Low income housing goes sustainable


0710_ATS08The downturn has stalled many housing sectors, but one area that’s thriving thanks to local and federal funding is sustainable low-income housing projects.

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0710_ATS08
Juneberry Lane in Oregon City.
PHOTO COURTESY OF EARTH ADVANTAGE

The downturn has stalled many housing sectors, but one area that’s thriving thanks to local and federal funding is sustainable low-income housing projects.

Two green low-income projects in the state are taking the additional step of getting a community certificate from Earth Advantage, which requires community education and that each house have a low environmental impact.

Verde Village in Ashland, a 68-home green development, is stalled while 15 of its low-income units are moving forward. Eight of the 15 will be completed this fall with a loan from USDA Rural Development. As a prerequisite to the loan each household has to spend 32 hours a week helping to build their home.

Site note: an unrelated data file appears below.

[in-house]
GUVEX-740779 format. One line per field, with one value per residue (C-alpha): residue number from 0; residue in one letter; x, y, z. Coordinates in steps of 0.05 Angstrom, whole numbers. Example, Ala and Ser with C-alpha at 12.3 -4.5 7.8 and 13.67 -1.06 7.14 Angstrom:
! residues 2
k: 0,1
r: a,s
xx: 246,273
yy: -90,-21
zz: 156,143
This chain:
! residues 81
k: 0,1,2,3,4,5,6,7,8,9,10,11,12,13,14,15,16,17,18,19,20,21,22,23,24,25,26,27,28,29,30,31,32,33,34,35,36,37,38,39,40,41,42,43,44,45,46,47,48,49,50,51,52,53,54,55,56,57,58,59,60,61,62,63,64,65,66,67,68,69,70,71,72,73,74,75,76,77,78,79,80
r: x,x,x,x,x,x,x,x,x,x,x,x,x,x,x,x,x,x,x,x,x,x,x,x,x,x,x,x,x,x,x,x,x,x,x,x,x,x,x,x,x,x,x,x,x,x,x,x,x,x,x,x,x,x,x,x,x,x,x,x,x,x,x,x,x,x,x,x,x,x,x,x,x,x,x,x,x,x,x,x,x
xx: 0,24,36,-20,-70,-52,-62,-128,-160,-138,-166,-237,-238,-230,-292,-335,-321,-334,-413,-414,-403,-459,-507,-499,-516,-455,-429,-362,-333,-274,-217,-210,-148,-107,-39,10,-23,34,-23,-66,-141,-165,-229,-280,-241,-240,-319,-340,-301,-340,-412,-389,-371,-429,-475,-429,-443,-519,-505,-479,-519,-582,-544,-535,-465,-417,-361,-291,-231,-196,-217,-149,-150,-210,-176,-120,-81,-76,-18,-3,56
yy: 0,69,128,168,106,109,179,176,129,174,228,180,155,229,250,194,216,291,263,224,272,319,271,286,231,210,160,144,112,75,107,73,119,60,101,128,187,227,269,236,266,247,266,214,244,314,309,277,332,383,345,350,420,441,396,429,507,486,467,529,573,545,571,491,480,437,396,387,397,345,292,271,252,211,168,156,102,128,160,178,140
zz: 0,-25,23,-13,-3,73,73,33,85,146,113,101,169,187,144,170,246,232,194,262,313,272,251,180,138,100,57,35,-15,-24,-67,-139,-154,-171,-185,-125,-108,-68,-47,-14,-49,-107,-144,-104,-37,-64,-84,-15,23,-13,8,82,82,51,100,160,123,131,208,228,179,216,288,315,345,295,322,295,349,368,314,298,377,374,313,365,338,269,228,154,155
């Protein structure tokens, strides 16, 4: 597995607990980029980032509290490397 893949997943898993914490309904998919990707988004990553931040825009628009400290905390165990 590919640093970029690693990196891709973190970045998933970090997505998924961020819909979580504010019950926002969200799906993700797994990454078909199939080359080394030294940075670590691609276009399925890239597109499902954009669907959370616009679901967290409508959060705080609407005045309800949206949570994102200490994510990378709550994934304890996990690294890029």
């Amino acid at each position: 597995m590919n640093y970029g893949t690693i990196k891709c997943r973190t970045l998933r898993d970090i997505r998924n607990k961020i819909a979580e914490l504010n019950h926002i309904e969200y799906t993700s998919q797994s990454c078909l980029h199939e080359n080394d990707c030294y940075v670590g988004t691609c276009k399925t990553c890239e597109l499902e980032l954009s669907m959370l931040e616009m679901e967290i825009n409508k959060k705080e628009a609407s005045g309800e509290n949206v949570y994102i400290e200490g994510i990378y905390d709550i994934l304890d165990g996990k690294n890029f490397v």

The 12-home Juneberry Lane in Oregon City is a low-income sustainable housing project set for completion in early September. It’s funded by a variety of sources, with the majority coming from Clackamas County Community Development and a loan from Oregon City-based Lewis & Clark Bank.

“We can get the financing because it’s low-income housing,” says Sarah Buckley, executive director of Clackamas Community Land Trust. “For our buyers it’s their only option for owning a house. The lender feels a little better because of the buyer demand and the other funding.”

JOSEY BARTLETT



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